a story lives forever
Register
Sign in
Form submission failed!

Stay signed in

Recover your password?
Register
Form submission failed!

Web of Stories Ltd would like to keep you informed about our products and services.

Please untick here if you DO NOT wish us to contact you about our products and services.

I have read and accepted the Terms & Conditions.

Please note: Your email and any private information provided at registration will not be passed on to other individuals or organisations without your specific approval.

Video URL

You must be registered to use this feature. Sign in or register.

Loading the player... If you can't see this video please get the Flash Player.

NEXT STORY

My father's scientific influence on me

RELATED STORIES

Trying to convince Oppenheimer that the...
Freeman Dyson
Werner Heisenberg and the theory of high...
Bernard Lovell
Early experiences with physics
Michael Atiyah
Beginning physics at Frankfurt University
Hans Bethe Scientist
Views Duration
1. Beginning physics at Frankfurt University 5346 01:48
2. My father's scientific influence on me 1727 02:13
3. Choosing to do theoretical physics 1248 00:59
4. 1926: a fortunate time to study with Arnold Sommerfeld 1458 01:28
5. Albrecht Unsöld's work on stars 899 01:42
6. Fritz Kirchner's work on the charge of the electron 758 01:52
7. Physics journals at the time and Wilhelm Wien 727 02:48
8. The courses I took at Munich 996 02:14
9. My ideas in wave diffraction theory 663 03:11
10. My thesis on electron diffraction in crystals 679 01:51
Comments (0) Please sign in or register to add comments

I was born on the 2nd of July, 1906. I was born in Strasbourg, but I grew up in Frankfurt. I came from an academic family. My father was Professor of Physiology at the University of Frankfurt. As a boy I was interested in numbers and mathematics but I wanted to study something which was closer to nature, and therefore I began studying physics. I began my studies in Frankfurt at the university in the physics department.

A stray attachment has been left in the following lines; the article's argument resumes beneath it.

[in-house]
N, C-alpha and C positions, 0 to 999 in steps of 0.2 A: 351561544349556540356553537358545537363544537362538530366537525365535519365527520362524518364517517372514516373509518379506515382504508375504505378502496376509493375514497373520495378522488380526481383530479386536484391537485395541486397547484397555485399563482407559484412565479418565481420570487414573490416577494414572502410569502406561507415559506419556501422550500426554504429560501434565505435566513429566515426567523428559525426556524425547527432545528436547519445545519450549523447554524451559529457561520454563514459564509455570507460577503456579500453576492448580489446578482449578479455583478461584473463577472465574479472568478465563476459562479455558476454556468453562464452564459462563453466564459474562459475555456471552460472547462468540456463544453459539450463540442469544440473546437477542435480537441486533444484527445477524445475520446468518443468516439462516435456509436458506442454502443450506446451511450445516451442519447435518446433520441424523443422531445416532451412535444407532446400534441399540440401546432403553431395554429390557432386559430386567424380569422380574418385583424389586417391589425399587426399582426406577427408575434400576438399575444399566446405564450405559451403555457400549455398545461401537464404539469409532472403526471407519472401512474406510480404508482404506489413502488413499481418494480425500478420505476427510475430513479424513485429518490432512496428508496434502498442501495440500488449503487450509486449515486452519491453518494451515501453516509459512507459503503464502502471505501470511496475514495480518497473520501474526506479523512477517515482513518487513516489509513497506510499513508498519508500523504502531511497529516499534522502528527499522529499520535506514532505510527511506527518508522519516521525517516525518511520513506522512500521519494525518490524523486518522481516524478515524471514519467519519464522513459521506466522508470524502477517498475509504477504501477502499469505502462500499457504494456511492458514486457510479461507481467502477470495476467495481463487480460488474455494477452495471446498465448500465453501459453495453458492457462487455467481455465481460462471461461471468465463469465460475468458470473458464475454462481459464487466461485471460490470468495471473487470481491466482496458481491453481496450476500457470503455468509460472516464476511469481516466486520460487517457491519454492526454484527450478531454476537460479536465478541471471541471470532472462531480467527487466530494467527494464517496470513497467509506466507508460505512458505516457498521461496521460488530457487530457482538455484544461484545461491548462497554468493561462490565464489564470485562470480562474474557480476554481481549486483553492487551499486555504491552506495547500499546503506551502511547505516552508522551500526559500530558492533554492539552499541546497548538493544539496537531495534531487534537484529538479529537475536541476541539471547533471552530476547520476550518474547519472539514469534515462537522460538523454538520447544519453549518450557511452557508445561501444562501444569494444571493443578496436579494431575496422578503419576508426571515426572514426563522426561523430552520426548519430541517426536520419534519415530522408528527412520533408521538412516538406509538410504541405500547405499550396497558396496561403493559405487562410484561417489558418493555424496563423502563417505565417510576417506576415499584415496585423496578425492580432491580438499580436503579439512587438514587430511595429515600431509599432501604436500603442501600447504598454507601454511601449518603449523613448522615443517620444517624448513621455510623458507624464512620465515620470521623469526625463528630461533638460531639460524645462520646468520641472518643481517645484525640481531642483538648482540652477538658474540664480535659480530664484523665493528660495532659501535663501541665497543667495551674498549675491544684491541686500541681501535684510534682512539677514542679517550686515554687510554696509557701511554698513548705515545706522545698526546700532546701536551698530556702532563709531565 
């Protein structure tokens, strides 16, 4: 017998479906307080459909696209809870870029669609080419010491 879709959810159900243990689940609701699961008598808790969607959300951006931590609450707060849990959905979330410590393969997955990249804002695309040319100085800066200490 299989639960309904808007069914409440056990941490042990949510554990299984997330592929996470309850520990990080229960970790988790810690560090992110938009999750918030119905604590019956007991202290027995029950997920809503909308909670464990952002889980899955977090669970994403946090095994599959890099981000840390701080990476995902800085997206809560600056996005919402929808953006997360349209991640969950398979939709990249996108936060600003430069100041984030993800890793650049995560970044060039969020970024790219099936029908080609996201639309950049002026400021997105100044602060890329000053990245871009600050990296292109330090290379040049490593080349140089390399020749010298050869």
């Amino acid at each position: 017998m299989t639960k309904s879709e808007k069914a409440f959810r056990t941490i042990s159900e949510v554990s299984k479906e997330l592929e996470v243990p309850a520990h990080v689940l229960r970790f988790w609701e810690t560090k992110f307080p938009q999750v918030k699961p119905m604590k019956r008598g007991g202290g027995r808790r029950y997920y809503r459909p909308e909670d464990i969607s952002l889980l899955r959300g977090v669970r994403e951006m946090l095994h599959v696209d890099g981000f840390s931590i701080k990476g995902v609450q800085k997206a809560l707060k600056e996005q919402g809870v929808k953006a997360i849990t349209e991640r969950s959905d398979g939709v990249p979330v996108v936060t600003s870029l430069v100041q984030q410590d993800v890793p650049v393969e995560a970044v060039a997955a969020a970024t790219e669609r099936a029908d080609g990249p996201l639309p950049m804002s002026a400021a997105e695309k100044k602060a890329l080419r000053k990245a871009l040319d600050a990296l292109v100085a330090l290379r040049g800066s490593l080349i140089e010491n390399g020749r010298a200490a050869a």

In what year?

That was in 1924. I came to the attention of Doctor Meissner who was a spectroscopist and was the equivalent of a Reader in the physics department. Meissner told me that it was useless for me to take my Doctors degree in Frankfurt and that instead I should go to Munich to study with Arnold Sommerfeld. Sommerfeld had been the teacher of Werner Heisenberg, Wolfgang Pauli, Paul Ewald, and a number of other people of that quality, and he had the most extensive school of theoretical physics in Germany.

The late German-American physicist Hans Bethe once described himself as the H-bomb's midwife. He left Nazi Germany in 1933, after which he helped develop the first atomic bomb, won the Nobel Prize in Physics in 1967 for his contribution to the theory of nuclear reactions, advocated tighter controls over nuclear weapons and campaigned vigorously for the peaceful use of nuclear energy.

Listeners: Sam Schweber

Silvan Sam Schweber is the Koret Professor of the History of Ideas and Professor of Physics at Brandeis University, and a Faculty Associate in the Department of the History of Science at Harvard University. He is the author of a history of the development of quantum electro mechanics, "QED and the men who made it", and has recently completed a biography of Hans Bethe and the history of nuclear weapons development, "In the Shadow of the Bomb: Oppenheimer, Bethe, and the Moral Responsibility of the Scientist" (Princeton University Press, 2000).

Tags: Strasbourg, Frankfurt, Goethe-Universität Frankfurt am Ma, University of Frankfurt, Karl Meissner, Arnold Sommerfeld, Werner Heisenberg, Wolfgang Pauli, Paul Ewald

Duration: 1 minute, 49 seconds

Date story recorded: December 1996

Date story went live: 24 January 2008